Sunday, 20/8/2017 | 6:05 UTC+1
Cesran International

The End of War? Global Citizenship and Changes to Conflict

Post by relatedRelated post

This article is concerned with fleshing out a specific argument: that new, contemporary, global citizenship is possible grounds for the prevention of war as it was known in the 20th century. The argument is that in the international arena, it may come to be that the interconnected citizenries of this world will act as the monitory body. (That is, they serve as devices to hold power to account, to question government, private industry, and themselves). This global citizenry does at present act as some type of a check to accumulated power whether in the form of protests against nuclear arms, anti-democratic in camera dealings (such as the G20), or clear abuses of one power over another (such as the Israel-Palestine conflict). It is arguable that this trend will only continue to increase as the democratisation of the international arena (or global politics) comes into some form of maturity.

The method for making this point is comparative and temporal. Let us engage the realpolitik of the international arena in circa 1933. Therein, governments had grave concerns for the strengthening and protection of their ‘sovereign’ territories. The ethos (character) and telos (end) of government was also arguably different than it is today. In character, states were poorly democratic if compared with contemporary minimalistic standards. In end-goal orientation, it could be argued that states in the 1930s were utopian. For example, the USA had grown into its own as a ‘land of hope’ yet imprisoned its citizens for speaking out against the 2nd European War. It also had grand hopes and plans for the shaping of its neighbours in Latin America and the Caribbean which would lead to decades of political meddling and illegal assassinations. The Empire of Japan, its rising sun foreshadowing its bloody finish, had near-Nazi ideology and sought the perfection of one worldview at the expense of all others. Europe was feuding. Africa and the Middle East were bleeding under occupation and would continue to suffer for decades to come. But, perhaps most importantly, citizenries were still very much locked into the false conception of the nation-state. There was very little chance for peoples as far as India to unite in cause with those in northern Europeor western Latin America.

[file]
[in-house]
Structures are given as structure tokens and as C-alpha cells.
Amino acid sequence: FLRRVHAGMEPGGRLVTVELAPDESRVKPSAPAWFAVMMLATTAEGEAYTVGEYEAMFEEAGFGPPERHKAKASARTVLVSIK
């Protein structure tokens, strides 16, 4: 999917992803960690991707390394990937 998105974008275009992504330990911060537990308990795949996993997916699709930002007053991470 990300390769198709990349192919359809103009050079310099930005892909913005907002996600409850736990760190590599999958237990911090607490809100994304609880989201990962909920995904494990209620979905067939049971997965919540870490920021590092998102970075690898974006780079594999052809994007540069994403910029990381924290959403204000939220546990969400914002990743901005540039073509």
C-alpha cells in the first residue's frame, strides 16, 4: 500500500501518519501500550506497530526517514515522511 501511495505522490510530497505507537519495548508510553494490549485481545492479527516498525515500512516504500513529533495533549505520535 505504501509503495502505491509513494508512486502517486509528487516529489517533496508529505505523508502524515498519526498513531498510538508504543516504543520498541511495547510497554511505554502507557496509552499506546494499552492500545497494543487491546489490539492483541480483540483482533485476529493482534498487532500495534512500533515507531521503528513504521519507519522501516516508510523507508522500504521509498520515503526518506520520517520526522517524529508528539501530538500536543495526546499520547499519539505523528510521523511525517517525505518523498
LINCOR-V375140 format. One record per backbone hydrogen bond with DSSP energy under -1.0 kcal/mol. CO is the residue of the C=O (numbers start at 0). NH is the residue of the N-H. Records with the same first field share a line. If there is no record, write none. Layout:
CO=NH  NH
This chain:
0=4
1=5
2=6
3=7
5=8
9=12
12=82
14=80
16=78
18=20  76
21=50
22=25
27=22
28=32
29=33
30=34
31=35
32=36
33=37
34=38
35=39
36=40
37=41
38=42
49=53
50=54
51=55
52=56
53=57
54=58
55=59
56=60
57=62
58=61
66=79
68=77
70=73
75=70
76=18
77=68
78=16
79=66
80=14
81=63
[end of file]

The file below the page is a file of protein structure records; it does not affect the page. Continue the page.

Published in Political Reflection Magazine Vol. 2 No. 4


 

Jean-Paul Gagnon
About

Jean-Paul Gagnon is a social and political philosopher specializing in democratic theory. He joined the University of Canberra in mid-2015 as assistant professor in politics and is based in the School of Government & Policy (Bruce). He co-edits the Berghahn (Oxford, New York) journal Democratic Theory and also co-edits the Palgrave Macmillan book series The Theories, Concepts and Practices of Democracy.

POST YOUR COMMENTS